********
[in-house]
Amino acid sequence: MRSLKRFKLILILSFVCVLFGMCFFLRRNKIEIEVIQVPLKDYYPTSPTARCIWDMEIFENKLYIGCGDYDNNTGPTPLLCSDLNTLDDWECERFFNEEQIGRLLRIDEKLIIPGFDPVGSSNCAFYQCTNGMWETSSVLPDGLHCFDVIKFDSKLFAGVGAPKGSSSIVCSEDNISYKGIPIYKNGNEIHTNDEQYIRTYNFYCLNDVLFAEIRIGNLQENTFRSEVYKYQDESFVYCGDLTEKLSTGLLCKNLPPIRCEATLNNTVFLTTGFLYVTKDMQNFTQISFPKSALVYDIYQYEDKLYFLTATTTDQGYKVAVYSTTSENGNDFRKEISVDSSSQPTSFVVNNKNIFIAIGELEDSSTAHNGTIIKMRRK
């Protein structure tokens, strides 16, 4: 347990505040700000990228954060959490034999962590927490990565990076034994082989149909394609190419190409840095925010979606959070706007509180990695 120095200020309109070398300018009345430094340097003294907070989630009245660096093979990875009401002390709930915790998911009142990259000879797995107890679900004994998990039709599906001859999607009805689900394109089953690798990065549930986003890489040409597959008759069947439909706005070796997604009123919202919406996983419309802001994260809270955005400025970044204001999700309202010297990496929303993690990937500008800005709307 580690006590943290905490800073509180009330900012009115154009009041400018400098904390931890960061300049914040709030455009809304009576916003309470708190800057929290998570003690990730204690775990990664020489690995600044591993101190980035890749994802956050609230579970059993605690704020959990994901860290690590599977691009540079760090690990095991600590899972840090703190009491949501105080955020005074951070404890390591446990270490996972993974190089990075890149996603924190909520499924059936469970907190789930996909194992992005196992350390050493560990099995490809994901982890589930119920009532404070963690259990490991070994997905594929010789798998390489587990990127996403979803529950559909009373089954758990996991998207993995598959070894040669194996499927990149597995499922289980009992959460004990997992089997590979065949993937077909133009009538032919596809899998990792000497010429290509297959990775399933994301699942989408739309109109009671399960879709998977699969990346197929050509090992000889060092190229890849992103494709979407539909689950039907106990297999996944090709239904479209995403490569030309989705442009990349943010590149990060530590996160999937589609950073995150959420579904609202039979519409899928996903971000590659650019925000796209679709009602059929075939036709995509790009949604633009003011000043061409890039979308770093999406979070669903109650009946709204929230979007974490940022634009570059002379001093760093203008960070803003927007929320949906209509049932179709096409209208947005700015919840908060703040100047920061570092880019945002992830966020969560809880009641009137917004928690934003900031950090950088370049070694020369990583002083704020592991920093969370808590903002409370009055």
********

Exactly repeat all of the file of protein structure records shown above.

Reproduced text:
[in-house]
Amino acid sequence: MRSLKRFKLILILSFVCVLFGMCFFLRRNKIEIEVIQVPLKDYYPTSPTARCIWDMEIFENKLYIGCGDYDNNTGPTPLLCSDLNTLDDWECERFFNEEQIGRLLRIDEKLIIPGFDPVGSSNCAFYQCTNGMWETSSVLPDGLHCFDVIKFDSKLFAGVGAPKGSSSIVCSEDNISYKGIPIYKNGNEIHTNDEQYIRTYNFYCLNDVLFAEIRIGNLQENTFRSEVYKYQDESFVYCGDLTEKLSTGLLCKNLPPIRCEATLNNTVFLTTGFLYVTKDMQNFTQISFPKSALVYDIYQYEDKLYFLTATTTDQGYKVAVYSTTSENGNDFRKEISVDSSSQPTSFVVNNKNIFIAIGELEDSSTAHNGTIIKMRRK
């Protein structure tokens, strides 16, 4: 347990505040700000990228954060959490034999962590927490990565990076034994082989149909394609190419190409840095925010979606959070706007509180990695 120095200020309109070398300018009345430094340097003294907070989630009245660096093979990875009401002390709930915790998911009142990259000879797995107890679900004994998990039709599906001859999607009805689900394109089953690798990065549930986003890489040409597959008759069947439909706005070796997604009123919202919406996983419309802001994260809270955005400025970044204001999700309202010297990496929303993690990937500008800005709307 580690006590943290905490800073509180009330900012009115154009009041400018400098904390931890960061300049914040709030455009809304009576916003309470708190800057929290998570003690990730204690775990990664020489690995600044591993101190980035890749994802956050609230579970059993605690704020959990994901860290690590599977691009540079760090690990095991600590899972840090703190009491949501105080955020005074951070404890390591446990270490996972993974190089990075890149996603924190909520499924059936469970907190789930996909194992992005196992350390050493560990099995490809994901982890589930119920009532404070963690259990490991070994997905594929010789798998390489587990990127996403979803529950559909009373089954758990996991998207993995598959070894040669194996499927990149597995499922289980009992959460004990997992089997590979065949993937077909133009009538032919596809899998990792000497010429290509297959990775399933994301699942989408739309109109009671399960879709998977699969990346197929050509090992000889060092190229890849992103494709979407539909689950039907106990297999996944090709239904479209995403490569030309989705442009990349943010590149990060530590996160999937589609950073995150959420579904609202039979519409899928996903971000590659650019925000796209679709009602059929075939036709995509790009949604633009003011000043061409890039979308770093999406979070669903109650009946709204929230979007974490940022634009570059002379001093760093203008960070803003927007929320949906209509049932179709096409209208947005700015919840908060703040100047920061570092880019945002992830966020969560809880009641009137917004928690934003900031950090950088370049070694020369990583002083704020592991920093969370808590903002409370009055």